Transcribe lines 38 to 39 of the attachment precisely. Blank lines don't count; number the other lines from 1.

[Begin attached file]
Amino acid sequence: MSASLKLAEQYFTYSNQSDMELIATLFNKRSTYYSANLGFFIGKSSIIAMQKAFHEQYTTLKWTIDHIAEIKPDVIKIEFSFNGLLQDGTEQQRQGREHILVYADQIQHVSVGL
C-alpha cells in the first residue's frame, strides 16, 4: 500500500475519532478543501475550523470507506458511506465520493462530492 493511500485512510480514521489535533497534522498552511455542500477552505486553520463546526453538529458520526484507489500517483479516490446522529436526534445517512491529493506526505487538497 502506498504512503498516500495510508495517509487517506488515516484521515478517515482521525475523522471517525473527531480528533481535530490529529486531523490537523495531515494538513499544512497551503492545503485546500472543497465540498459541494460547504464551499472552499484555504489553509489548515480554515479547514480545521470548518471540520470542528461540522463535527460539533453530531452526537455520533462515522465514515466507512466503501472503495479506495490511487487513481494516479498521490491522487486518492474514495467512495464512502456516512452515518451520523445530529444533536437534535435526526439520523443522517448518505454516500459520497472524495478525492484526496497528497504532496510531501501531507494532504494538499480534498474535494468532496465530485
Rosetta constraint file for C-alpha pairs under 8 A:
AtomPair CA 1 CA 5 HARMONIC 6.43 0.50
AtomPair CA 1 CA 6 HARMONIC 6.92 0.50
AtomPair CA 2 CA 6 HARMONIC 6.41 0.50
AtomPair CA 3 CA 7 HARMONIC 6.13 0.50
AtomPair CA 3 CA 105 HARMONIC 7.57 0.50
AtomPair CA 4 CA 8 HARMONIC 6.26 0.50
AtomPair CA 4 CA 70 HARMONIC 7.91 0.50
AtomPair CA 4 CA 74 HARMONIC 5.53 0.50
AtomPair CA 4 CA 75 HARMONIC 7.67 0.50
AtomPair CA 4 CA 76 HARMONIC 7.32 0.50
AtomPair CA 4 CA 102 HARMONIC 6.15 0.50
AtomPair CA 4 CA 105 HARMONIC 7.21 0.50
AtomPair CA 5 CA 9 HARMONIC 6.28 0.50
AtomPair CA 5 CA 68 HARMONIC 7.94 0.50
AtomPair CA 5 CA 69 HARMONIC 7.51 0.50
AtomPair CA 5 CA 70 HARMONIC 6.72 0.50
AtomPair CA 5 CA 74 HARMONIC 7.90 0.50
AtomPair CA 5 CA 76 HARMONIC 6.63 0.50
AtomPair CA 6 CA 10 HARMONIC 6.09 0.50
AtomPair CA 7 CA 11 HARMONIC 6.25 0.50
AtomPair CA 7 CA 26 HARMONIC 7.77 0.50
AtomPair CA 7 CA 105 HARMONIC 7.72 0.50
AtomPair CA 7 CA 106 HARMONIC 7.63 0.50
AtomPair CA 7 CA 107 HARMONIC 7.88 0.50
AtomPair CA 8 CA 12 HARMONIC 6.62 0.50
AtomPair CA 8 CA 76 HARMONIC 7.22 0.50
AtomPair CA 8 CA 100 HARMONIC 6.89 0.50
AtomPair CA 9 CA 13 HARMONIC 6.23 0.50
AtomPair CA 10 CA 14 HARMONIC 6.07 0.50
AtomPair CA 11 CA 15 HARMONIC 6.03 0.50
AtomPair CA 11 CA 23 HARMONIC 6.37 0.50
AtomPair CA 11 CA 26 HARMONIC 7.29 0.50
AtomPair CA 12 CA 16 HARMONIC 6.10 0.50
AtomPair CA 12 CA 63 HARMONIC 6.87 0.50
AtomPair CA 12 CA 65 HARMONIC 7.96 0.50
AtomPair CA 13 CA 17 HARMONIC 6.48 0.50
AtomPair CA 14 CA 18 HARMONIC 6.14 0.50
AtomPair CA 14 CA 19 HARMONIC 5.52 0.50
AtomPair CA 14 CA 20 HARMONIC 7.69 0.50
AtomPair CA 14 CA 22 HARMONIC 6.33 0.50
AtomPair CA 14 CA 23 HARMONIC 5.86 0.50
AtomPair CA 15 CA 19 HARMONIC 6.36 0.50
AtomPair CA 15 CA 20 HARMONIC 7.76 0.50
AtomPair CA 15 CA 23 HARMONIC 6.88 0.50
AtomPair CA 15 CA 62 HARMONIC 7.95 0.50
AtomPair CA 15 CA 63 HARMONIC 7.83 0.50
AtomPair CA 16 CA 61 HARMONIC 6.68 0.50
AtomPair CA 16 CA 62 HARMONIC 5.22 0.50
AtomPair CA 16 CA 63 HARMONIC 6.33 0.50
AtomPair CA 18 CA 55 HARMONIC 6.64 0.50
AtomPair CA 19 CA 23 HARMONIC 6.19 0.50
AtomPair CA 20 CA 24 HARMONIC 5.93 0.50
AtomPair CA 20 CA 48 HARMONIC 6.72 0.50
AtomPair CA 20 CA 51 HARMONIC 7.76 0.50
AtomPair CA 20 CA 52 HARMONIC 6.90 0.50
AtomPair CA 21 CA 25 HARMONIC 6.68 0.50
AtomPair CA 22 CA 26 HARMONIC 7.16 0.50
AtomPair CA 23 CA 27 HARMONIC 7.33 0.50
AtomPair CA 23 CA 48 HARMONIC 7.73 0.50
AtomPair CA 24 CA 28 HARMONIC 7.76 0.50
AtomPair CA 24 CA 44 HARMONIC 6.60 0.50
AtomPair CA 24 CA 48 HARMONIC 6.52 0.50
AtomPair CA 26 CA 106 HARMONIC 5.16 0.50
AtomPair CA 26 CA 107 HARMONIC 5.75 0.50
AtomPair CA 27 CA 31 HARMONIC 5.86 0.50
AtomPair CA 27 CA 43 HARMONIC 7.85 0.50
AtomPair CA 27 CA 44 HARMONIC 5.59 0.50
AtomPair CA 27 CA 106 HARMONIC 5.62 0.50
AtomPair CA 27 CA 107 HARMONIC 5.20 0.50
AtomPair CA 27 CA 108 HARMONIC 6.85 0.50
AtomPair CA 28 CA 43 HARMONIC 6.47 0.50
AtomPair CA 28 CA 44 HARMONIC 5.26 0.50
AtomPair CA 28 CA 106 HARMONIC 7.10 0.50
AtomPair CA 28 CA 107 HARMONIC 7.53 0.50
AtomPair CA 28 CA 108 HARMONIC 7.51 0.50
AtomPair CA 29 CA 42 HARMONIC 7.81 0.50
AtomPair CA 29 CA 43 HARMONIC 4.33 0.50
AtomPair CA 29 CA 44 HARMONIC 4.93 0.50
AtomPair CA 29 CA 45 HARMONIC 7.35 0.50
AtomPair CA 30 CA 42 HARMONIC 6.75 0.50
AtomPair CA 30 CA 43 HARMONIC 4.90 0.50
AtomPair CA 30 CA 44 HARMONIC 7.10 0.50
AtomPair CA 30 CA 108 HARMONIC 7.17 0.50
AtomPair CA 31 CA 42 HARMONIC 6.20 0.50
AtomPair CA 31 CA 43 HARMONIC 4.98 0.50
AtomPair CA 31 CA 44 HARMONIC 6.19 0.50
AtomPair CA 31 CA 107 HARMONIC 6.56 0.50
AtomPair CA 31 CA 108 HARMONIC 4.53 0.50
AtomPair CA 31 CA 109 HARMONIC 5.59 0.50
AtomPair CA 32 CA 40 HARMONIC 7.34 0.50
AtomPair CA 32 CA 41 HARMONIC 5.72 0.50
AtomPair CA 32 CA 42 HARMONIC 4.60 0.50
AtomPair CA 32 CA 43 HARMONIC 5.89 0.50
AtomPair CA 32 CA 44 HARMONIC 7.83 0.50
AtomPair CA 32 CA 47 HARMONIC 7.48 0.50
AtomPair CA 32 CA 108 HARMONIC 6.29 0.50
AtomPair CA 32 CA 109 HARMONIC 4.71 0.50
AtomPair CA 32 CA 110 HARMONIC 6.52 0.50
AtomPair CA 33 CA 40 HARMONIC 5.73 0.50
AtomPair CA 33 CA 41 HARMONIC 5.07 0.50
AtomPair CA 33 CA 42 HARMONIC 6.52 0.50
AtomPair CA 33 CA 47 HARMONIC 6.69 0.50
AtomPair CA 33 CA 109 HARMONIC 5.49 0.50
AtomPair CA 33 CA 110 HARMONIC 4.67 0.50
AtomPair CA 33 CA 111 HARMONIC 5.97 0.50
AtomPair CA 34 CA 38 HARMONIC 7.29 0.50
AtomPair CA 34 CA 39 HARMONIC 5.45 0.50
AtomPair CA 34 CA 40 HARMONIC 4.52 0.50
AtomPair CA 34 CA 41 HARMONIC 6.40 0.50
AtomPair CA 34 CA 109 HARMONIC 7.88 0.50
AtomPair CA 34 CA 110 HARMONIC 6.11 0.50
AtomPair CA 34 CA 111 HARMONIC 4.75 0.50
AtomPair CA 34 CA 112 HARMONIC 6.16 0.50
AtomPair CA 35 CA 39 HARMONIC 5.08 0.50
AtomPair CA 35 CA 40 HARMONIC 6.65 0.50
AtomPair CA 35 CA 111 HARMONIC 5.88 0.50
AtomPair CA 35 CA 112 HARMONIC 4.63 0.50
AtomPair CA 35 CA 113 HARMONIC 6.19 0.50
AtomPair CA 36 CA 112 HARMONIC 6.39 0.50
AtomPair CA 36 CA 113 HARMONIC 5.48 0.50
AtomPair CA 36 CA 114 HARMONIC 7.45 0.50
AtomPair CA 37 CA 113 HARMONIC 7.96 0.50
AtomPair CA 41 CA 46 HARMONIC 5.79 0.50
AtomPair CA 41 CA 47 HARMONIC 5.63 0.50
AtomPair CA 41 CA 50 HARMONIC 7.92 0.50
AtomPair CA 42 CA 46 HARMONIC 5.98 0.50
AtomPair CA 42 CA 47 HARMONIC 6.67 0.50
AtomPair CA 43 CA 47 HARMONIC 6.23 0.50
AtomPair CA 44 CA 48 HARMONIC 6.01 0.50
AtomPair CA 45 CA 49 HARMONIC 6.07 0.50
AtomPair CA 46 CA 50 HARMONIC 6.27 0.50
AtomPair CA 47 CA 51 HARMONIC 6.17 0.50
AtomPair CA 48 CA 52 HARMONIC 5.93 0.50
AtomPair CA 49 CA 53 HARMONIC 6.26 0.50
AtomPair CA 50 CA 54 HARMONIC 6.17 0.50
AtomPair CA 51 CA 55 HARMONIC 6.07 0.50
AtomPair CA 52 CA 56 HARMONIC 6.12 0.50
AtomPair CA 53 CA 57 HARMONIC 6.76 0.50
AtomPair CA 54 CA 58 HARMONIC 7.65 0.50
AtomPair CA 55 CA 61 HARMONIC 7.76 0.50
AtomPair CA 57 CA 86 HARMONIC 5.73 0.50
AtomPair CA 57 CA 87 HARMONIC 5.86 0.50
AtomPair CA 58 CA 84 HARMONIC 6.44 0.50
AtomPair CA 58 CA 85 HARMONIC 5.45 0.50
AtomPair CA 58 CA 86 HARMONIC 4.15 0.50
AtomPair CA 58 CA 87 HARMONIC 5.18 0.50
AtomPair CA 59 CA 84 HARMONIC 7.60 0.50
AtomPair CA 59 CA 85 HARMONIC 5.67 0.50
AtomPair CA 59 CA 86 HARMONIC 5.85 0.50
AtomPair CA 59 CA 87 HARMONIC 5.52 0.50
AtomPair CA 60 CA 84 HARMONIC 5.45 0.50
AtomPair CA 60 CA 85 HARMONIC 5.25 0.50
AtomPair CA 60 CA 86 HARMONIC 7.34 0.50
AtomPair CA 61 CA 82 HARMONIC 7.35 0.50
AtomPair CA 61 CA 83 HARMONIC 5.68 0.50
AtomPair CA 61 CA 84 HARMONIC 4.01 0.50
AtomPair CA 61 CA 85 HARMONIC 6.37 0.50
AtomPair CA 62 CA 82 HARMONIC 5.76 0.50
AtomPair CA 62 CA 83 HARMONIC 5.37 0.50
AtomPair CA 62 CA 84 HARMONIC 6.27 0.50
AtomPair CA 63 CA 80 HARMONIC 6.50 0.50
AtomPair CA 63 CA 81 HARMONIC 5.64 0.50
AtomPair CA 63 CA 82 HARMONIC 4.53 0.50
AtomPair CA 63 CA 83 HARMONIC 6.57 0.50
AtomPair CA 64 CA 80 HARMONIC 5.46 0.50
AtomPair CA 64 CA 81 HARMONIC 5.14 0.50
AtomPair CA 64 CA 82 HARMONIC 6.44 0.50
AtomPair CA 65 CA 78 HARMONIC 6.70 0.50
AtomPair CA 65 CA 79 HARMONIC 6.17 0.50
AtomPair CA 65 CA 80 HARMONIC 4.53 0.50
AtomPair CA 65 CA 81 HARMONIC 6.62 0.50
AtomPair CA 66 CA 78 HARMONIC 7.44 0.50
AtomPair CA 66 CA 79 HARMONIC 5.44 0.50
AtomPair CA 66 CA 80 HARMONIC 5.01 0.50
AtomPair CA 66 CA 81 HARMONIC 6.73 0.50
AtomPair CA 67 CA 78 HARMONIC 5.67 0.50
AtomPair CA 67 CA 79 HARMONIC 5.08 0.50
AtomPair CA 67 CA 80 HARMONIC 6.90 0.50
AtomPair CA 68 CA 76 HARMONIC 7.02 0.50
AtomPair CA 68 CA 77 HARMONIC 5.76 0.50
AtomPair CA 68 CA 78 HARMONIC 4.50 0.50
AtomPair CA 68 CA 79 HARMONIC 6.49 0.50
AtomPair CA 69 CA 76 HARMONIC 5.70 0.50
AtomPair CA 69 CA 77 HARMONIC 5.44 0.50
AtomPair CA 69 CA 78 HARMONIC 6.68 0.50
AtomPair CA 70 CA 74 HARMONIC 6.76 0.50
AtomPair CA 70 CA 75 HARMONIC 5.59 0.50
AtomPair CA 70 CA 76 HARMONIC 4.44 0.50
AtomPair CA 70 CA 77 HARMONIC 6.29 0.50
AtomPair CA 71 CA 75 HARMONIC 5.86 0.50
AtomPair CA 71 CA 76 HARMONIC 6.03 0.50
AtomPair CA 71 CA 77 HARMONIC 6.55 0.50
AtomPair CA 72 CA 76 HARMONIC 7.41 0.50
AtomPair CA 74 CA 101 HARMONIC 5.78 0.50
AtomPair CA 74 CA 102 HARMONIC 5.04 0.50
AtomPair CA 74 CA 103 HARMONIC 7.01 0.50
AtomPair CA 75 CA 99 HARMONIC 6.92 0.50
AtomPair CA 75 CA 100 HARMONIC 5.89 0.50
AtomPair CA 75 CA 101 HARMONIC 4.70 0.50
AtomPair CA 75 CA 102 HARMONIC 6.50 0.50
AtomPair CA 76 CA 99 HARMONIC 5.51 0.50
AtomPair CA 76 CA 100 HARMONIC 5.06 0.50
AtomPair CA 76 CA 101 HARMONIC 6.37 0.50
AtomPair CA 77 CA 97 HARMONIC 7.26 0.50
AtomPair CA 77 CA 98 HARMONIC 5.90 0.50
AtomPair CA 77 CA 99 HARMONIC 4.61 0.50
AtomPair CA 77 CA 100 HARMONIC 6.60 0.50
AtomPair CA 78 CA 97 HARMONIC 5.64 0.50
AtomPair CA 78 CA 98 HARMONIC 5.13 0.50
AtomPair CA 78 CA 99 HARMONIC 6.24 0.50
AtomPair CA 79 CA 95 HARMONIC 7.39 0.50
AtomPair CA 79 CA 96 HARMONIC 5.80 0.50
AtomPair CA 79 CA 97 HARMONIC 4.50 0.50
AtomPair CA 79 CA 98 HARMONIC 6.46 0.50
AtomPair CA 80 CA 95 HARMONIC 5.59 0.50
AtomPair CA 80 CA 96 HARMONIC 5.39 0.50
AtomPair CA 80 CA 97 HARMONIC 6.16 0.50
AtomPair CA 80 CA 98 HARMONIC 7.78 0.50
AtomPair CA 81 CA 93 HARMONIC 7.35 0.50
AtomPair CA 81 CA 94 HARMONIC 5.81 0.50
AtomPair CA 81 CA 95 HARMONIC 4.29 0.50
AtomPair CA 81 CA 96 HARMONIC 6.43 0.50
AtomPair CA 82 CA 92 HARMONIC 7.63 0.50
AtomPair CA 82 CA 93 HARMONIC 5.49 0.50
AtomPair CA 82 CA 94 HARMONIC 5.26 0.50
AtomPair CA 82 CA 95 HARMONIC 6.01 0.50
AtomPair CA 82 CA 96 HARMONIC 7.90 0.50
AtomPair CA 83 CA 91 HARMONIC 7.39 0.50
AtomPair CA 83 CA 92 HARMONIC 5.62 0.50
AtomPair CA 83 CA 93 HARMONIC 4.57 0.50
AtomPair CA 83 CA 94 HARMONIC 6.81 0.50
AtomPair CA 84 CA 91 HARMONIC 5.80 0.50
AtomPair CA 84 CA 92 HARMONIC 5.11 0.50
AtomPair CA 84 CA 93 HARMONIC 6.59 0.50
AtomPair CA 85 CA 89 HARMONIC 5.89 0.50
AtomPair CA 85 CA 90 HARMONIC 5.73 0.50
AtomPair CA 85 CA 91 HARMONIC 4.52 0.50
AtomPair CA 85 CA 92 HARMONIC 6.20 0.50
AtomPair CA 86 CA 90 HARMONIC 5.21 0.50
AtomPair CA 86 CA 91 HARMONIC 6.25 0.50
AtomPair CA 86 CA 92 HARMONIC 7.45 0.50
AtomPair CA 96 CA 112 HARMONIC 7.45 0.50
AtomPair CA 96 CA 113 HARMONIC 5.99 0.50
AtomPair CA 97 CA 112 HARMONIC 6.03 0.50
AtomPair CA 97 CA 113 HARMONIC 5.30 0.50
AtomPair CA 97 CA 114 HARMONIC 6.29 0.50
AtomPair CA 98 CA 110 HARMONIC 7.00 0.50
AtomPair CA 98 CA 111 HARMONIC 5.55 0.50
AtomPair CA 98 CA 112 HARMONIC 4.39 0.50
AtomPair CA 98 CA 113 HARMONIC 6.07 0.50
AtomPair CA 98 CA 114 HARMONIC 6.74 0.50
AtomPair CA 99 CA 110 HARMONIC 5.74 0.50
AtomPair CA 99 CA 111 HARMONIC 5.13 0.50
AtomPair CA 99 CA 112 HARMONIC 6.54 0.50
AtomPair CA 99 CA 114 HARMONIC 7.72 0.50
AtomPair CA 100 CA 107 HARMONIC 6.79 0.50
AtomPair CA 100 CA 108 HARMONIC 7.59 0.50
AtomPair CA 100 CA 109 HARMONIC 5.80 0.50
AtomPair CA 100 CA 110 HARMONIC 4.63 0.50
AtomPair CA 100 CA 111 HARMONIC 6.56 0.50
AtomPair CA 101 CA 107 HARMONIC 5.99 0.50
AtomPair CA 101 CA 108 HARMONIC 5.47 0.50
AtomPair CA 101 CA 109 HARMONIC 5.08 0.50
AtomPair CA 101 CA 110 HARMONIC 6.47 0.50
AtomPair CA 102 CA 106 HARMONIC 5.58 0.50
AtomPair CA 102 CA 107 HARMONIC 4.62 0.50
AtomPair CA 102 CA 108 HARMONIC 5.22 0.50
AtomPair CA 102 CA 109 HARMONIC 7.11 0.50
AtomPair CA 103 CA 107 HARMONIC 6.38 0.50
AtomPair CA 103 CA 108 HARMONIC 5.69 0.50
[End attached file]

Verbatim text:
AtomPair CA 12 CA 65 HARMONIC 7.96 0.50
AtomPair CA 13 CA 17 HARMONIC 6.48 0.50